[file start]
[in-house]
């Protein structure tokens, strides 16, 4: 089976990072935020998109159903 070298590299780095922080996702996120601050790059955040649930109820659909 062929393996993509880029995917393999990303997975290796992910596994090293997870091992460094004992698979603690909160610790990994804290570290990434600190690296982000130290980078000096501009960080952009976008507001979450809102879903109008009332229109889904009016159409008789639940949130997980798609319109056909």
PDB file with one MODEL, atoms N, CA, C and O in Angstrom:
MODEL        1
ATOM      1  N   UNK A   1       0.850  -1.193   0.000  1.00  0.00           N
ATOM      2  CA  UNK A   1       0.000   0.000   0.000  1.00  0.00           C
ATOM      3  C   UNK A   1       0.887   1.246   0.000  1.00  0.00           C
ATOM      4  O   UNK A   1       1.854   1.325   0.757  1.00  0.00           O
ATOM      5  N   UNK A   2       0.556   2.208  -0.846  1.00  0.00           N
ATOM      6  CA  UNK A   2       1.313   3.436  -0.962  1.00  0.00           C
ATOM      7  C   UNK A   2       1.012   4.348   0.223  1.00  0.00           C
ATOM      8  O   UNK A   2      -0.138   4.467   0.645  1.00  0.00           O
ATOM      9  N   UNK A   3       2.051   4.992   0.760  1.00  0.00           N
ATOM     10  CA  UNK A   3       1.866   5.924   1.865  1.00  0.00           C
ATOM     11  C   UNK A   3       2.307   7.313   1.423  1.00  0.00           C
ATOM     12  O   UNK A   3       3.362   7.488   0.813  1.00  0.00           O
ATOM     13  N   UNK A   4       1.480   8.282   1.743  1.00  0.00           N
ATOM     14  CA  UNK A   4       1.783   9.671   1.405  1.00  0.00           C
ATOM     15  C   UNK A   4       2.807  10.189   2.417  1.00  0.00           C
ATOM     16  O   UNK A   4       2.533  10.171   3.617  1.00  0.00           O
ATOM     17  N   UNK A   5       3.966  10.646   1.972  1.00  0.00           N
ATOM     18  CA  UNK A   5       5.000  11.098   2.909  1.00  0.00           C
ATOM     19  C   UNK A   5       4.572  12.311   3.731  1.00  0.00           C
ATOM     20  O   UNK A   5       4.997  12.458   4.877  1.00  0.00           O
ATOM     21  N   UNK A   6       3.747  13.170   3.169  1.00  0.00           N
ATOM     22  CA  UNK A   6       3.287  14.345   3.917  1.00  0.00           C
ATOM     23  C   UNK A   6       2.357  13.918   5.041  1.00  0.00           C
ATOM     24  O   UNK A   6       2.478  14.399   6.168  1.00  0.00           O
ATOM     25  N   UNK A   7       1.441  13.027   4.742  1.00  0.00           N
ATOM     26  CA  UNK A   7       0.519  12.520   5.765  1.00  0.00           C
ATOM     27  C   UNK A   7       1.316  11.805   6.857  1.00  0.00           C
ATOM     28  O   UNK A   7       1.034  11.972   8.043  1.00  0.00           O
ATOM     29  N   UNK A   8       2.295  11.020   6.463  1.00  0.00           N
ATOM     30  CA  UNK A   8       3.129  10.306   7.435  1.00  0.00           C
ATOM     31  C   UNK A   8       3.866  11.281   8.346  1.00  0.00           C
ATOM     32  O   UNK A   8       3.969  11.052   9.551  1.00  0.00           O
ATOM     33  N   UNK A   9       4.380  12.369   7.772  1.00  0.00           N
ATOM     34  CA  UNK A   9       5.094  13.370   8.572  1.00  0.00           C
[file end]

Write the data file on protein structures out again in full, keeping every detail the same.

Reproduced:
[in-house]
């Protein structure tokens, strides 16, 4: 089976990072935020998109159903 070298590299780095922080996702996120601050790059955040649930109820659909 062929393996993509880029995917393999990303997975290796992910596994090293997870091992460094004992698979603690909160610790990994804290570290990434600190690296982000130290980078000096501009960080952009976008507001979450809102879903109008009332229109889904009016159409008789639940949130997980798609319109056909």
PDB file with one MODEL, atoms N, CA, C and O in Angstrom:
MODEL        1
ATOM      1  N   UNK A   1       0.850  -1.193   0.000  1.00  0.00           N
ATOM      2  CA  UNK A   1       0.000   0.000   0.000  1.00  0.00           C
ATOM      3  C   UNK A   1       0.887   1.246   0.000  1.00  0.00           C
ATOM      4  O   UNK A   1       1.854   1.325   0.757  1.00  0.00           O
ATOM      5  N   UNK A   2       0.556   2.208  -0.846  1.00  0.00           N
ATOM      6  CA  UNK A   2       1.313   3.436  -0.962  1.00  0.00           C
ATOM      7  C   UNK A   2       1.012   4.348   0.223  1.00  0.00           C
ATOM      8  O   UNK A   2      -0.138   4.467   0.645  1.00  0.00           O
ATOM      9  N   UNK A   3       2.051   4.992   0.760  1.00  0.00           N
ATOM     10  CA  UNK A   3       1.866   5.924   1.865  1.00  0.00           C
ATOM     11  C   UNK A   3       2.307   7.313   1.423  1.00  0.00           C
ATOM     12  O   UNK A   3       3.362   7.488   0.813  1.00  0.00           O
ATOM     13  N   UNK A   4       1.480   8.282   1.743  1.00  0.00           N
ATOM     14  CA  UNK A   4       1.783   9.671   1.405  1.00  0.00           C
ATOM     15  C   UNK A   4       2.807  10.189   2.417  1.00  0.00           C
ATOM     16  O   UNK A   4       2.533  10.171   3.617  1.00  0.00           O
ATOM     17  N   UNK A   5       3.966  10.646   1.972  1.00  0.00           N
ATOM     18  CA  UNK A   5       5.000  11.098   2.909  1.00  0.00           C
ATOM     19  C   UNK A   5       4.572  12.311   3.731  1.00  0.00           C
ATOM     20  O   UNK A   5       4.997  12.458   4.877  1.00  0.00           O
ATOM     21  N   UNK A   6       3.747  13.170   3.169  1.00  0.00           N
ATOM     22  CA  UNK A   6       3.287  14.345   3.917  1.00  0.00           C
ATOM     23  C   UNK A   6       2.357  13.918   5.041  1.00  0.00           C
ATOM     24  O   UNK A   6       2.478  14.399   6.168  1.00  0.00           O
ATOM     25  N   UNK A   7       1.441  13.027   4.742  1.00  0.00           N
ATOM     26  CA  UNK A   7       0.519  12.520   5.765  1.00  0.00           C
ATOM     27  C   UNK A   7       1.316  11.805   6.857  1.00  0.00           C
ATOM     28  O   UNK A   7       1.034  11.972   8.043  1.00  0.00           O
ATOM     29  N   UNK A   8       2.295  11.020   6.463  1.00  0.00           N
ATOM     30  CA  UNK A   8       3.129  10.306   7.435  1.00  0.00           C
ATOM     31  C   UNK A   8       3.866  11.281   8.346  1.00  0.00           C
ATOM     32  O   UNK A   8       3.969  11.052   9.551  1.00  0.00           O
ATOM     33  N   UNK A   9       4.380  12.369   7.772  1.00  0.00           N
ATOM     34  CA  UNK A   9       5.094  13.370   8.572  1.00  0.00           C